Purpose: Email, Browsing, Photo and video editing. Premiere Pro, etc. NEVER GAMES.

I will be buying the intel e6600, and probably Gigabyte DS3. But how much do I have to spend on a video card, does a video card make a difference for the work I will be doing?

I already have a Seagate 320GB drive, and will be buying a 500GB plus 2GB ram. I already have a Hauppauge capture card as well.

Any specific recommendations on the video card. Or will onboard suffice?

Thanks,
May 4, 2007 1:51:47 PM

Quote:

AVI file size is limited to 4 gig. Most program can only handle 4 gig.

4 gig is nothing in video edition.
DV is about 25 gig per hour.



This is a little misleading...

I have worked with video for years, and I have never yet had to work with a source file 4gb large. I can't imagine a situation where I'd need a 4 GB source file.

If you edit video, it's going to be comprised of much smaller source clips than 4GB. When you do a final render you're going to compress to DV or DVD anyway...

Worst case scenario, if you need a 5 GB source you could split it up into two clips.

But if there's a 4 GB avi file limit, I've never even known about it, and I've been working on video since the mid-90s. Which is at least a small indication of how significant that limitation is in real-world editing.


Quote:
The graphic card really dont have to much to do with video edition.
In XP nothing, since XP is not 3D accellerated.


Not true, Premiere PRO uses the graphic card for real-time acceleration of effects.


Anyway, that's my two cents. I've heard good things about apple's and digital video, but video on the PC has come a long way since 2002 and is certainly a viable video editing platform nowadays, for sure.
May 4, 2007 4:04:12 PM

Quote:
If you really are thinking about video editing:
Get a mac.

He said his budget is around $1000. He can't get a Mac to do what he wants for even close to that.
Quote:

They also have the best video editing and DVD author program in the world: Final Cut Studio.

Final Cut is a very good program, but again, his budget is around $1000. Final Cut Studio alone will cost him more than that.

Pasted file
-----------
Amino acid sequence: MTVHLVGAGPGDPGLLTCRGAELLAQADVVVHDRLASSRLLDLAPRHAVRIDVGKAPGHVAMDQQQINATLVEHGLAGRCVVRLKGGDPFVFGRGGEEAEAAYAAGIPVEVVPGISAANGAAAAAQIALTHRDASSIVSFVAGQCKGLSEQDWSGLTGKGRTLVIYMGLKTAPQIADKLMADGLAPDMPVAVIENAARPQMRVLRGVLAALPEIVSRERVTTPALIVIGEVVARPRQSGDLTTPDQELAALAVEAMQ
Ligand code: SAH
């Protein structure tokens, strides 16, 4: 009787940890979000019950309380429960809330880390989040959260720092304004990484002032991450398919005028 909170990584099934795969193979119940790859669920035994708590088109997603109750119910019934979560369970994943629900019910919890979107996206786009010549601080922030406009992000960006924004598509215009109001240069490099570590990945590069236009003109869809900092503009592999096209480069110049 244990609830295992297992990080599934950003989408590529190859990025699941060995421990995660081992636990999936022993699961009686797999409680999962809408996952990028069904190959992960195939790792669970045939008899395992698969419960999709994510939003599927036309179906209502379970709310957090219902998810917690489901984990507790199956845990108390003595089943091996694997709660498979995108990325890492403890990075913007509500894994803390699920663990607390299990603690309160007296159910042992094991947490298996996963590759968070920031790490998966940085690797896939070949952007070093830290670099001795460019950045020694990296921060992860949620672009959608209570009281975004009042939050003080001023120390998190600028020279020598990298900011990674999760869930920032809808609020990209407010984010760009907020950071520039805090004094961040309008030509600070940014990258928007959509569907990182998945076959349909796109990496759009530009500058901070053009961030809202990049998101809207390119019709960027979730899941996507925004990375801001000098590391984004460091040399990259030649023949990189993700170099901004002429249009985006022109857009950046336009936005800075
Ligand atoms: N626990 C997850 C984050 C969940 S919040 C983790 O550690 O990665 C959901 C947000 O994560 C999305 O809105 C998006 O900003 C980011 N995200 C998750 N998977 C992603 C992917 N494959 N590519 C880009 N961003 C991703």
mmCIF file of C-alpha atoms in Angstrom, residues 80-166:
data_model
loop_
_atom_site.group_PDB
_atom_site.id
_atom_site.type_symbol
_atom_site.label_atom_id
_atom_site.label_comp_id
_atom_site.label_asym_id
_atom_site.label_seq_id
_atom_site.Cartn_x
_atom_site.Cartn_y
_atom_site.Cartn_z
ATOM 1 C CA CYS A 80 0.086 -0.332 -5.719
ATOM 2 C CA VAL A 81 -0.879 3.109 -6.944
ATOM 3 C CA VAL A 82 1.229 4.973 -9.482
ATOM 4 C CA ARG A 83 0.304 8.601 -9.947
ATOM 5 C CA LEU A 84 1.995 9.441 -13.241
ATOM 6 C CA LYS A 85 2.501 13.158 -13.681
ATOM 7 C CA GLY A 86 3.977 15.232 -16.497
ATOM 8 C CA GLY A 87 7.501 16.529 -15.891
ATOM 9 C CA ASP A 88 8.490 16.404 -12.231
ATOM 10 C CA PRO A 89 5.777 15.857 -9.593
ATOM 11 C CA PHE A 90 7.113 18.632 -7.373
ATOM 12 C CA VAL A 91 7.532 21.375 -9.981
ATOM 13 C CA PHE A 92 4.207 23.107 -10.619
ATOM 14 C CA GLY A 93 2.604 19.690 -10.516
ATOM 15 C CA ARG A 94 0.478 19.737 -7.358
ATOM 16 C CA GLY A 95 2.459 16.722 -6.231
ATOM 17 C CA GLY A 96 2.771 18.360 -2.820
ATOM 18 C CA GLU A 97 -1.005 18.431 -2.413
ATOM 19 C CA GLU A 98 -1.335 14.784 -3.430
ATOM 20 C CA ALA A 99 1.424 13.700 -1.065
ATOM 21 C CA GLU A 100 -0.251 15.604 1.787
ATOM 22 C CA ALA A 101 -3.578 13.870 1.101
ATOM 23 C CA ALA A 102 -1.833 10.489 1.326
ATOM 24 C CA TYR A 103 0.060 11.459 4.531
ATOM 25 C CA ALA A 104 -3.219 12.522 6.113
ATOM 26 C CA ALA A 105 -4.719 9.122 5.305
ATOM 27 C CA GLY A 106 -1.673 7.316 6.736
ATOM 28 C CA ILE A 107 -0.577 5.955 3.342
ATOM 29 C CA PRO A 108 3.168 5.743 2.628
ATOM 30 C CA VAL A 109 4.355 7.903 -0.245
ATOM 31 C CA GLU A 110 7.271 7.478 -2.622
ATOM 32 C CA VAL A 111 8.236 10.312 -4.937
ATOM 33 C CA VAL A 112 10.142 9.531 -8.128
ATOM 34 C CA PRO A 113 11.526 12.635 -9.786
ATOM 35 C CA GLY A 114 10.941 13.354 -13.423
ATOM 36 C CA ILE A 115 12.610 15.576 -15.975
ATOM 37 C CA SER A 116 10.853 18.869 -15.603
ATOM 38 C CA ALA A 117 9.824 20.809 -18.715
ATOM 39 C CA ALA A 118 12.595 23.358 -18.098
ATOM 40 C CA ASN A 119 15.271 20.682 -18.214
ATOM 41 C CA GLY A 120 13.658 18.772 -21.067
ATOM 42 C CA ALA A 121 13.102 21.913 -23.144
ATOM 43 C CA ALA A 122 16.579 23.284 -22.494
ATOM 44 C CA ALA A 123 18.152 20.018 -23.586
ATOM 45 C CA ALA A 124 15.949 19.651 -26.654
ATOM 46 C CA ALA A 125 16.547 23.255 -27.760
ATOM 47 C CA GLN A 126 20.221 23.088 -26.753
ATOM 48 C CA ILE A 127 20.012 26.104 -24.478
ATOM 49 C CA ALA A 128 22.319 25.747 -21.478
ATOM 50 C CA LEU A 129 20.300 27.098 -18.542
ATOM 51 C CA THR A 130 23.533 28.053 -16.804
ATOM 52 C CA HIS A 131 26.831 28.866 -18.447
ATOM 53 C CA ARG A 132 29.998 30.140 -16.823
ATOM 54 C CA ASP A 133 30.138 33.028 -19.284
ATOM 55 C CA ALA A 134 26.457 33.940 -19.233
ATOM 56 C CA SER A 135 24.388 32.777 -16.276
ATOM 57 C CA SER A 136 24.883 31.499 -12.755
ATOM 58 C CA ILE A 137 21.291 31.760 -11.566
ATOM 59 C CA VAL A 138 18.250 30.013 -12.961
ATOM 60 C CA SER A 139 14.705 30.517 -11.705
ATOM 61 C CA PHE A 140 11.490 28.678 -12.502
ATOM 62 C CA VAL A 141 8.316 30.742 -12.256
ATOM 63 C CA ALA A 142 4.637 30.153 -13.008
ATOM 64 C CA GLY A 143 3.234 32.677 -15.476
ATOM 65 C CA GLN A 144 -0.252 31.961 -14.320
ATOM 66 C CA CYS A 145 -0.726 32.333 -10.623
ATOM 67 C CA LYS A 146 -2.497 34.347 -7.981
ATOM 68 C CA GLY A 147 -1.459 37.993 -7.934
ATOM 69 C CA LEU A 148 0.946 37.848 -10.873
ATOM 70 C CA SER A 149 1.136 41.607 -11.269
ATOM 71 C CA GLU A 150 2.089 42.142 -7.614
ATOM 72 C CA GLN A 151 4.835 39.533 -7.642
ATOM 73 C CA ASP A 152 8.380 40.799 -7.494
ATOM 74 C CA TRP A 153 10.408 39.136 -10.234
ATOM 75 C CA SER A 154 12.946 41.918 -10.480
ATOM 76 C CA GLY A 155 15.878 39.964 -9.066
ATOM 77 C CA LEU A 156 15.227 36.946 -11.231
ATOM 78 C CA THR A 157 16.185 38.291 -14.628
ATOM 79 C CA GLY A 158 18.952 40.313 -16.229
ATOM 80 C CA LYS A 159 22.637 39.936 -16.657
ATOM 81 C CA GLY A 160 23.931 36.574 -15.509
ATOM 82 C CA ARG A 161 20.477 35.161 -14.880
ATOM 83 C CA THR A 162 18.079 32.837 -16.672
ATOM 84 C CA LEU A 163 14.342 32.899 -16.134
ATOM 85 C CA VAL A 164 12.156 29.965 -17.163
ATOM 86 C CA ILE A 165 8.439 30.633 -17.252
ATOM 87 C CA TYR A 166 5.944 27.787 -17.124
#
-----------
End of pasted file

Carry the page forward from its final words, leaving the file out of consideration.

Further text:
Quote:

NTFS filesystem sux, and you will get problem with large files.

AVI file size is limited to 4 gig. Most program can only handle 4 gig.

4 gig is nothing in video edition.
DV is about 25 gig per hour.

I've been doing video editing on a PC for several years and have never had any of the problems you mention here. I don't know what kind of DV you're using, but all the DV I've ever seen is 13GB per hour. I can record an hour from my camera and get a 13GB .avi file and my computer doesn't have any trouble with it.

The problems you mention are old problems that Windows used to have dealing with DV, but those problems are now only theoretical or have been solved years ago.
May 4, 2007 5:00:29 PM

1) Ignore Shompa, Dude is spouting BS like a gyzer.

2) Premiere has a few effects & transitions that are gpu based. You have the option of using gpu for accerated desktop playback. From what I've read in the forums this comes into play a lot more once you start working with HDV.

I've used Premiere Pro 1.x & 2 on several systems. In my experience a system with dedicated video card will perform a little better in the DV realm, however integrated solutions from ati & nvidia won't cripple you when working with dv. Intel integrated gpu seems to screw things up.

Although Adobe brags about tapping into the power of modern GPUs, the published information is scant. Aside from the the effects in the GPU bins it is hard to know what you're getting out of it.

Here are a few pny products with the sales pitches:

http://www.videoguys.com/DIY-GPU.html

... and here is a link to adobes list of compatable display cards (way out of date)

http://www.adobe.com/products/premiere/search_result.ht...

Good Luck
!